36

What I am trying to achieve is to add one item to a List, multiple times without using a loop.

I am going to add 50 numbers to a List and want all of those number to be equal to, let's say, 42. I am aware that I can simply create a small loop that runs 50 times and adds the same item over and over again, as such;

List<int> listFullOfInts = new List<int>();
int addThis = 42;
for(int i = 0; i < 50; i++)
    listFullOfInts.Add(addThis);

What I am trying to do is something on the lines of;

listFullOfInts.AddRange(addThis, 50);

Or something that is similar to this at least, maybe using Linq? I have a vague memory of seeing how to do this but am unable to find it. Any ideas?

4
  • why do you not want to use a list?
    – Rune FS
    Jun 18, 2013 at 12:43
  • @RuneFS since that is how I have implemented it :)
    – Sander
    Jun 18, 2013 at 12:46
  • lol I meant "Why do you not want to use a loop?". Beats me how I ended up writing something else (need coffee)
    – Rune FS
    Jun 18, 2013 at 12:50
  • @RuneFS Mostly because I knew there was a way to do it without the loop, but I couldn't find it.
    – Sander
    Jun 18, 2013 at 13:32

2 Answers 2

66

You can use Repeat:

List<int> listFullOfInts = Enumerable.Repeat(42, 50).ToList();

Demo

If you already have a list and you don't want to create a new one with ToList:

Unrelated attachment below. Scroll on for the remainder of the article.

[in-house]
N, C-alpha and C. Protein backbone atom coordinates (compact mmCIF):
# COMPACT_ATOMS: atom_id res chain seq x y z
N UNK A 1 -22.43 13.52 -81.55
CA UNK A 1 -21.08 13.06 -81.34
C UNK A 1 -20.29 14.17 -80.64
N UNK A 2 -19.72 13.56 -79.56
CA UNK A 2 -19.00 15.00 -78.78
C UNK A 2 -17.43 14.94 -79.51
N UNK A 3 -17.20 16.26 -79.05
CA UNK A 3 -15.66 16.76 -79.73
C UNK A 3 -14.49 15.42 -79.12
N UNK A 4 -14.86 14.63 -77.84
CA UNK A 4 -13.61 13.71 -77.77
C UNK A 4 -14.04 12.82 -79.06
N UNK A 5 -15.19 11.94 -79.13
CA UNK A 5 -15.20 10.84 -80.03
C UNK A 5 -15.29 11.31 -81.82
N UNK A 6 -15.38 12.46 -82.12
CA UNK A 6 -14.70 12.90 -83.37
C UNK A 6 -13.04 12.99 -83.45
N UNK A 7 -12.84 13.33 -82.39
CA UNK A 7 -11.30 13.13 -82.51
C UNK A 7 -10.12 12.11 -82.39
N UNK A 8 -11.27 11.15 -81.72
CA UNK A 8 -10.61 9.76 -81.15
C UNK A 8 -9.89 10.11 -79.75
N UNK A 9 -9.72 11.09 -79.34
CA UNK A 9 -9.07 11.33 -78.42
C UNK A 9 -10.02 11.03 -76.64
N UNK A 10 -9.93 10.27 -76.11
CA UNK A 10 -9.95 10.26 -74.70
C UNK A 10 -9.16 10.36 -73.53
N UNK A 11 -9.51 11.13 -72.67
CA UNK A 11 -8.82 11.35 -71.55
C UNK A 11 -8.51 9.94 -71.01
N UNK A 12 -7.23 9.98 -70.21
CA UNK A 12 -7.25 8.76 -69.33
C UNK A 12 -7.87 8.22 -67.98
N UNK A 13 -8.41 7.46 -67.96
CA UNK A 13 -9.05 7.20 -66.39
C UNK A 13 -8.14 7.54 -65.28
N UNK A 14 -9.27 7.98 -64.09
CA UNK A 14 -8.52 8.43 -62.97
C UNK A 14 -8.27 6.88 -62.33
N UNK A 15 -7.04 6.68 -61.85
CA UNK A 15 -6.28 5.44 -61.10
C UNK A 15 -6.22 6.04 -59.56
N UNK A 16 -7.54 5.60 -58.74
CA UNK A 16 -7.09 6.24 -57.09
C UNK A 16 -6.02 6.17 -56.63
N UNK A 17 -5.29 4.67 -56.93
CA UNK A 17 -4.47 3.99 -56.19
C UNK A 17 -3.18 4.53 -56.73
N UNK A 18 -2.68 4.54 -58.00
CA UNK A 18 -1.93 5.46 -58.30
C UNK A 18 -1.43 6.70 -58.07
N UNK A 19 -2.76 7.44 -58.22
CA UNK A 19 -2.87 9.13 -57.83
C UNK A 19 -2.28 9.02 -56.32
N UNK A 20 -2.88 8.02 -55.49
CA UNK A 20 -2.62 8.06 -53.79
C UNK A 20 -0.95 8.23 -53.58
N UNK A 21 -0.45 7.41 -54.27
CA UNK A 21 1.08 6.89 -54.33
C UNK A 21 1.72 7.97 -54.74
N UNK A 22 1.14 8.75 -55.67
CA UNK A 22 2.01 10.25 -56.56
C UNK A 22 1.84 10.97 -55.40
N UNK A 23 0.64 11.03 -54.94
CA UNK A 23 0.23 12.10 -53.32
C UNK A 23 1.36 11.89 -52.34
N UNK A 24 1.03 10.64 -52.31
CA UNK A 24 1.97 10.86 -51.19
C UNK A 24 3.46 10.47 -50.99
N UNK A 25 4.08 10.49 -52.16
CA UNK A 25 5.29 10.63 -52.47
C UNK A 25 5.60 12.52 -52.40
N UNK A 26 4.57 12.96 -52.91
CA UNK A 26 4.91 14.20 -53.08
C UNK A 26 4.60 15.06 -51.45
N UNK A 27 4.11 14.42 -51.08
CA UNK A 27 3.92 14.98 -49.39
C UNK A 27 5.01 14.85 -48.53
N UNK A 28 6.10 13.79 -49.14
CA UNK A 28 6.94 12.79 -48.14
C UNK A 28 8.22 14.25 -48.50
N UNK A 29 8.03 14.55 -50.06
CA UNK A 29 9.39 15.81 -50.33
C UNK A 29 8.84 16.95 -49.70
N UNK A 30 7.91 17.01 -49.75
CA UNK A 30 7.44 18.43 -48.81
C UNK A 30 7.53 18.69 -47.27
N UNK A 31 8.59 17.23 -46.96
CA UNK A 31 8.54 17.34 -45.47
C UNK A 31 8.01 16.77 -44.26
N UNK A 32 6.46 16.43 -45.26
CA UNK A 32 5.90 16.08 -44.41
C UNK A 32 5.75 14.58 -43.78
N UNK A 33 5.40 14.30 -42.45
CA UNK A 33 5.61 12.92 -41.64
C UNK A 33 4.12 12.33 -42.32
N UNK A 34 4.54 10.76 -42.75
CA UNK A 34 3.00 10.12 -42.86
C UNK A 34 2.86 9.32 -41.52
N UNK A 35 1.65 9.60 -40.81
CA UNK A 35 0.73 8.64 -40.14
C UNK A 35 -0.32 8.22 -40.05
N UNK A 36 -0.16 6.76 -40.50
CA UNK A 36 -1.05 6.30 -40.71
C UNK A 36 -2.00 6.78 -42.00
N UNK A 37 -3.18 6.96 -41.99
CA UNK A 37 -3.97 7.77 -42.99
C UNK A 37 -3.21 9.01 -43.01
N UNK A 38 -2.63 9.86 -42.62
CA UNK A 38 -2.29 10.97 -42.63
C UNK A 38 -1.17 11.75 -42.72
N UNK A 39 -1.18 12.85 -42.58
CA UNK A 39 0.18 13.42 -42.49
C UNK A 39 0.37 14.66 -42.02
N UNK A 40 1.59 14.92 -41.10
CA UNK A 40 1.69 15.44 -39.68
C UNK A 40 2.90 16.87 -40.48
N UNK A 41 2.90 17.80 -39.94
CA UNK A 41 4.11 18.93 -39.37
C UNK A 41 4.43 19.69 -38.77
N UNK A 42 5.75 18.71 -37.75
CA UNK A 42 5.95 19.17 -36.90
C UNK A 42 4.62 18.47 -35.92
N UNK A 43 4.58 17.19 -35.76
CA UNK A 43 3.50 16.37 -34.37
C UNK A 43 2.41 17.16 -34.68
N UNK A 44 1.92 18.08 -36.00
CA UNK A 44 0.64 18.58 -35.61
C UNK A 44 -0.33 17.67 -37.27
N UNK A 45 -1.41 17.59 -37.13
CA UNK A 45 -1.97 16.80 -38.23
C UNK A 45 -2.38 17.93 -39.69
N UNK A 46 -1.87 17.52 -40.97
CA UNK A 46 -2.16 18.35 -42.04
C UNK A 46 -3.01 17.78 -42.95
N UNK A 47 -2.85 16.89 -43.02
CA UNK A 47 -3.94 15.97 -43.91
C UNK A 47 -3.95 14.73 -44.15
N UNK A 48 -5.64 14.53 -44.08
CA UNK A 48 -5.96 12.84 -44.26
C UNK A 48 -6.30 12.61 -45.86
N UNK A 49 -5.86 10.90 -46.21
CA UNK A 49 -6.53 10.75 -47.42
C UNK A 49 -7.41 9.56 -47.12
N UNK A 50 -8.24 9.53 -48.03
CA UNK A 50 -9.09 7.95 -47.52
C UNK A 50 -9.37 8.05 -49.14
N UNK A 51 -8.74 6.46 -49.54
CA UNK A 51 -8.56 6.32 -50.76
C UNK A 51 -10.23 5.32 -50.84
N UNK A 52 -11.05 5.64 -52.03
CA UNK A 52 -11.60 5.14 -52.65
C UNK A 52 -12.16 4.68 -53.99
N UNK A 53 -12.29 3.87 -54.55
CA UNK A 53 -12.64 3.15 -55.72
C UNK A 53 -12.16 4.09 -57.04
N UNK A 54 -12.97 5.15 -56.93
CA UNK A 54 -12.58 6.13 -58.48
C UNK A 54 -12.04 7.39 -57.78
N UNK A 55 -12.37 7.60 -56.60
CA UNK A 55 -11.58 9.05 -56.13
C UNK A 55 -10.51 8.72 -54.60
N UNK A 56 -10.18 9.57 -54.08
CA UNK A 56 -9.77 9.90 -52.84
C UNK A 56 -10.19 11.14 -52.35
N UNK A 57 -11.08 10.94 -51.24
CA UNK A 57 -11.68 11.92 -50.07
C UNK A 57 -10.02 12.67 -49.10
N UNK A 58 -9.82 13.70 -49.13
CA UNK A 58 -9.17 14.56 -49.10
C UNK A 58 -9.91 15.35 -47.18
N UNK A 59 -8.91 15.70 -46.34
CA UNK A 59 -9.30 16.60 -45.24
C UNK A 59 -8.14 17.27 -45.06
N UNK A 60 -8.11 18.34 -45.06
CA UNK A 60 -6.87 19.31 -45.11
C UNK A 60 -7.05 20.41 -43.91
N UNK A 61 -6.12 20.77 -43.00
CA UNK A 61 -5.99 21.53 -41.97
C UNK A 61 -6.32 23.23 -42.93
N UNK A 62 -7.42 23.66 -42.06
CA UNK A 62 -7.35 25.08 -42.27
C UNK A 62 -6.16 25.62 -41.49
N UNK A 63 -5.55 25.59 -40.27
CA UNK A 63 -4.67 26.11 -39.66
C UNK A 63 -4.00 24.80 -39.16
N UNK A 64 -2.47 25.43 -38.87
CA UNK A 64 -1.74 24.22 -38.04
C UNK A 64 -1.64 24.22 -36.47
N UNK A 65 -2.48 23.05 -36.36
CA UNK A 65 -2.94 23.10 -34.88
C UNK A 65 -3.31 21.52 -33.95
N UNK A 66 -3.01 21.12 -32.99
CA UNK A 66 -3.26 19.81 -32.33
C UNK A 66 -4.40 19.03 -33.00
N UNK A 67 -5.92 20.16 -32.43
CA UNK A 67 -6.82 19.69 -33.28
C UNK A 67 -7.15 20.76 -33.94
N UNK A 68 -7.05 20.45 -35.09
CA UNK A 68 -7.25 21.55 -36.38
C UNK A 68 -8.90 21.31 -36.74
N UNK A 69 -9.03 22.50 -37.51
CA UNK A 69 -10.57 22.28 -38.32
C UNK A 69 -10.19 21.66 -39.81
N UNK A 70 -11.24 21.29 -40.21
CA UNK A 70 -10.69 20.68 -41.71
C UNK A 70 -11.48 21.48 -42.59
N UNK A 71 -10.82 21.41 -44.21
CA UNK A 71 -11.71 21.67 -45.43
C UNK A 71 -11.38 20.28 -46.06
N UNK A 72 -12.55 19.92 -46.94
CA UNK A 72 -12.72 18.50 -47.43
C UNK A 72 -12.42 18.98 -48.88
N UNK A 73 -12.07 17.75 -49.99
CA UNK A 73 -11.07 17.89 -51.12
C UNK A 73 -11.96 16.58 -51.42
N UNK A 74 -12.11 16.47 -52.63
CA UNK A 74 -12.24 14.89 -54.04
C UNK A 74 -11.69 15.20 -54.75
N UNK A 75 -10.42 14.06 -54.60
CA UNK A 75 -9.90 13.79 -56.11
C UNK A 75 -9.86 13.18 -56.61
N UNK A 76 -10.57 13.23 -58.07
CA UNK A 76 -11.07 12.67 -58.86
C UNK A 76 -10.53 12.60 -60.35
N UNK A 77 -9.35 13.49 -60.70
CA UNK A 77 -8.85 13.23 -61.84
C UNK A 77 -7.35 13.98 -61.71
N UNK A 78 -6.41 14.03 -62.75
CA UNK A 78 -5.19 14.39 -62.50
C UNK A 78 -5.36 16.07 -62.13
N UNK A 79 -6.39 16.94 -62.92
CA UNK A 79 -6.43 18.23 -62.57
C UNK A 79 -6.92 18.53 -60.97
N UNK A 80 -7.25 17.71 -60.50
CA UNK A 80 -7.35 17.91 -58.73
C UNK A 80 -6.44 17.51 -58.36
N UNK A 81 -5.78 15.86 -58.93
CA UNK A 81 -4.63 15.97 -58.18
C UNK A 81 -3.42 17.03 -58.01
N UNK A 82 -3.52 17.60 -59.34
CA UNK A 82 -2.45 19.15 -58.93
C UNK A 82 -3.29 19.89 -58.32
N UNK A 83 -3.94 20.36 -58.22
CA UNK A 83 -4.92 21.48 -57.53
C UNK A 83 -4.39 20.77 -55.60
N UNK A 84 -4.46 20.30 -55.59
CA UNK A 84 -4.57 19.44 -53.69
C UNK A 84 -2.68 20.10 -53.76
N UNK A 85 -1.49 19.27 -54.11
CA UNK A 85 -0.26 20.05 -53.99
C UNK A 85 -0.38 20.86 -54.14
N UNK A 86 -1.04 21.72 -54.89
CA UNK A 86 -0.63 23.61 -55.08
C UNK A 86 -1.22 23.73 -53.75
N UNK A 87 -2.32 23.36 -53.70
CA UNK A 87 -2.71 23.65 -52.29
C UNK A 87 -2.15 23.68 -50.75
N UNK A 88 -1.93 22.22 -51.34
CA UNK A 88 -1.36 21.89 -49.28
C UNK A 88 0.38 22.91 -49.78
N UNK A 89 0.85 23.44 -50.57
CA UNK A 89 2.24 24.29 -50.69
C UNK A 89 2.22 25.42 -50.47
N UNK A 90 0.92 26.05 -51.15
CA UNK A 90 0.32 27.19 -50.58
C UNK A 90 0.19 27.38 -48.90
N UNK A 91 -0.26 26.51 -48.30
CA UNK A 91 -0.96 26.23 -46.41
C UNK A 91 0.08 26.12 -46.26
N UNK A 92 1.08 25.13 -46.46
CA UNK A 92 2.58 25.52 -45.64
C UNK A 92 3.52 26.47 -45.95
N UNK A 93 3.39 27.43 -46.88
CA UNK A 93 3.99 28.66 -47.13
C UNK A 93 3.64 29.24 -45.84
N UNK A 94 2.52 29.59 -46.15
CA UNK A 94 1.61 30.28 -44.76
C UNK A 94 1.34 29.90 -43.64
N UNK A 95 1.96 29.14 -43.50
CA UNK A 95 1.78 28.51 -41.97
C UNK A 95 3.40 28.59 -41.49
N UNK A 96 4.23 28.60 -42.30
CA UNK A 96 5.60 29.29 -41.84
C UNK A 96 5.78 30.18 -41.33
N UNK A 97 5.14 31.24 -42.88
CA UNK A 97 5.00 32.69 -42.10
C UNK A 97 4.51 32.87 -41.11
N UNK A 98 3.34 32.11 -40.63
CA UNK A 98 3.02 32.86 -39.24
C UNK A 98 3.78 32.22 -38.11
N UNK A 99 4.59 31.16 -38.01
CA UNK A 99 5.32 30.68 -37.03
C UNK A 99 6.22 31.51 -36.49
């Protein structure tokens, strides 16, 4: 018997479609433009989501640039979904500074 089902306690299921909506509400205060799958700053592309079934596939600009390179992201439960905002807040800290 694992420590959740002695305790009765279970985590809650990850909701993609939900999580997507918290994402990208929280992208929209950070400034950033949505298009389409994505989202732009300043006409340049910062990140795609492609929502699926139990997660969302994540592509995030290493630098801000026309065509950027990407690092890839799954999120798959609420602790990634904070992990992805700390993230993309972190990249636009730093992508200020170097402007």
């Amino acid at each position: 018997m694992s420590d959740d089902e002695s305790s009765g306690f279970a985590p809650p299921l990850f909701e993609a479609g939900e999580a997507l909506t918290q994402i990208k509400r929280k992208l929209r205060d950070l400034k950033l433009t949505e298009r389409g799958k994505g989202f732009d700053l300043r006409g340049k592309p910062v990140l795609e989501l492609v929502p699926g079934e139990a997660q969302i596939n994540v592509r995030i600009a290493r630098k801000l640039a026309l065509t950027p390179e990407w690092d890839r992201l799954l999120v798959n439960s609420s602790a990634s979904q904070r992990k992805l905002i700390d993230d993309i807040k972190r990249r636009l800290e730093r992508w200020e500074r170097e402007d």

listFullOfInts.AddRange(Enumerable.Repeat(42, 50));

If you want to do add reference types without repeating the same reference, you can use Enumerable.Range+Select:

List<SomeClass> itemList = Enumerable.Range(0, 50)
    .Select(i => new SomeClass())
    .ToList();
6
  • 4
    +1 also worth mentioning that with reference types reference to same instance will be added, thus modifying any of items will change other 49 Jun 18, 2013 at 12:44
  • This is exactly what I was looking for! Thanks! (Will mark as answer as soon as I am allowed)
    – Sander
    Jun 18, 2013 at 12:47
  • Also worth mentioning that this will still use a loop, somewhere, but it won't be visible.
    – Dan Puzey
    Jun 18, 2013 at 12:48
  • 3
    @DanPuzey Kinda hard to get around, but it won't be cluttering my code :)
    – Sander
    Jun 18, 2013 at 13:33
  • Be REALLY careful doing this with new objects as it adds the SAME object 50 times, not 50 new objects.
    – Dave
    Jan 28, 2016 at 20:01
5

You can't do it directly with LINQ since LINQ is side effect free but you can use some of what's found in the System.linq namespace to build the required.

public static void AddRepeated<T>(this List<T> self,T item, int count){
  var temp = Enumerable.Repeat(item,count);
  self.AddRange(temp);
}

you can then use that as you propose in your post

listFullOfInts.AddRepeated(addThis, 50);
2
  • 1
    shouldn't the example call be listFullOfInts.AddRepeated(addThis, 50) rather than addRange ?
    – mz8i
    Feb 2, 2018 at 14:55
  • Yes it should :)
    – Rune FS
    Feb 5, 2018 at 20:18

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